Organization: Laboratorio 9x18, School of Architecture of Pontifical Catholic University of Chile
Category: Vivienda, acceso al suelo y regeneración urbana
The city of Santiago has critical shortage of urban land, a tendency of developing housing projects for low-income families on the outskirts, and a poor implementation of home renovation programs. But at the same time the city offers great opportunities through certain peri-central areas, particularly in 466 neighborhoods developed in the 1960s, known as "9x18 neighborhoods" or "site operations".
To develop a collective housing pilot project that makes participatory urban renovation projects feasible. It involves multiple actors, implementing a public management model and housing types that increases population density in neighborhoods, minimizing high overcrowding and vulnerability rates, without expelling families to the outskirts of the city. The building typologies seek to combat housing shortage and promote public space use.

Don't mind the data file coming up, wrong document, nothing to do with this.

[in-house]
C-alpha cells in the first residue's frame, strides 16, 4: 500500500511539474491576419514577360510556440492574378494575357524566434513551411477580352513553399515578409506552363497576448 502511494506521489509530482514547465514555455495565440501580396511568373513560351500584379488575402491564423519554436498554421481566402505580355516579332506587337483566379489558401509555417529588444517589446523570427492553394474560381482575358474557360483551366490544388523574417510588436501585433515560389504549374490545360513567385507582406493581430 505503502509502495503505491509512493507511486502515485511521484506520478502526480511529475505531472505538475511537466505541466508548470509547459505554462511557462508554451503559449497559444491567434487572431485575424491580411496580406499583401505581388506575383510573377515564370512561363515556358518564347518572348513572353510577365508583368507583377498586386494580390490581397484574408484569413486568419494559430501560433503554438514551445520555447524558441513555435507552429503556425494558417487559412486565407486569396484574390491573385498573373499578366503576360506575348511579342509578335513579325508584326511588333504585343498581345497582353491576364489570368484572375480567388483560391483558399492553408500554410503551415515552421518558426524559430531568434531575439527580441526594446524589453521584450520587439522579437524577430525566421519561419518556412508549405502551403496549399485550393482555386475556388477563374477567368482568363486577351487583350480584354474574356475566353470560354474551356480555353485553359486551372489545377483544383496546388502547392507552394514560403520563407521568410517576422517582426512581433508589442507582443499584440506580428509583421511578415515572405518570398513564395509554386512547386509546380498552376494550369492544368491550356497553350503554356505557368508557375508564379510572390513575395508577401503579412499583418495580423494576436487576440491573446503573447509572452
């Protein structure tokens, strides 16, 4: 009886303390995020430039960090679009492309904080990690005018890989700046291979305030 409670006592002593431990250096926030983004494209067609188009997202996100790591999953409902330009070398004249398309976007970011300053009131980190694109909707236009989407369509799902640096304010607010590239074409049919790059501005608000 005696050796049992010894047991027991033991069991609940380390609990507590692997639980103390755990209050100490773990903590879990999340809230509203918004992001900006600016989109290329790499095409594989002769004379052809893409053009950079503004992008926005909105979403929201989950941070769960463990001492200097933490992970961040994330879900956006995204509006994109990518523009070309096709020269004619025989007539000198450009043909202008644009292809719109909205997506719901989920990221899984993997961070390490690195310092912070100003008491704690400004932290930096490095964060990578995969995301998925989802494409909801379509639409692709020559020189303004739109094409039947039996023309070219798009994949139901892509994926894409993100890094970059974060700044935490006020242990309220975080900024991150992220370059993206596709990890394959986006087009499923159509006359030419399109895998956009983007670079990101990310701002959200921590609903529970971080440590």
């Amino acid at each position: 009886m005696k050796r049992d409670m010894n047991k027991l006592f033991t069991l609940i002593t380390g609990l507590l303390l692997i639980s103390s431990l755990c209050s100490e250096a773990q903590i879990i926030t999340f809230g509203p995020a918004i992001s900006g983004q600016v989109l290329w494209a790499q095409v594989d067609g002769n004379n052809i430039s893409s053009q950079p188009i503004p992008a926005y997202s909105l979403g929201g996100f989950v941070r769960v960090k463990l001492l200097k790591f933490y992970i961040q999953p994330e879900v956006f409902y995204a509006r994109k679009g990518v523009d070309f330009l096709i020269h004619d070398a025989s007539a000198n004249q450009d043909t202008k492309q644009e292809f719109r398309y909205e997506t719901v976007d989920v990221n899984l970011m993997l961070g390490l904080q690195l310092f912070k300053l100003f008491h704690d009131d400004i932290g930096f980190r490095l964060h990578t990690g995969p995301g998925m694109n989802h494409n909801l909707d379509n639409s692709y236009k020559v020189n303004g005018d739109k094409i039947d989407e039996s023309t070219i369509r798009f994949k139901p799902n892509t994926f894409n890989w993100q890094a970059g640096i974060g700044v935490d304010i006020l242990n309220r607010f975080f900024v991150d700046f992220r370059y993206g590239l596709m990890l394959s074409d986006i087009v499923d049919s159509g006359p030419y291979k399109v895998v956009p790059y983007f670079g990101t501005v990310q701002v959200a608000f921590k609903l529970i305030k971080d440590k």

Scope: Municipal, Santiago
- Advising group with the participation of the Ministry of Housing and Urban Development, two NGOs, two neighbor communities and three local governments, created in the year 2016;
- Three academic studies, publications and an international workshop were conducted;
- Resource management for designing a building whose planimetrics are in open-code ("open-source");
- Formalization of “Laboratorio 9x18”, as a study group of the School of Architecture of Pontifical Catholic University of Chile;
- Three communities and local governments identified and interested in developing the pilot in the Metropolitan Region, through a new housing subsidy of the Ministry of Housing and Urban Development (MINVU) called Small Condominium;
- To promote adjustments and flexibility of public policies to drive regeneration processes of the barrio 9x18 and the replication of pilot experiences in other neighborhoods at a higher scale;
- To develop a pilot project that will benefit at least 30 families by 2020;
- Potential to expand to 466 neighborhoods, thereby benefiting 865,000 families before 2050.
Person/contact: Néstor Rodrigo Tapia Vera-Cruz/ email@example.com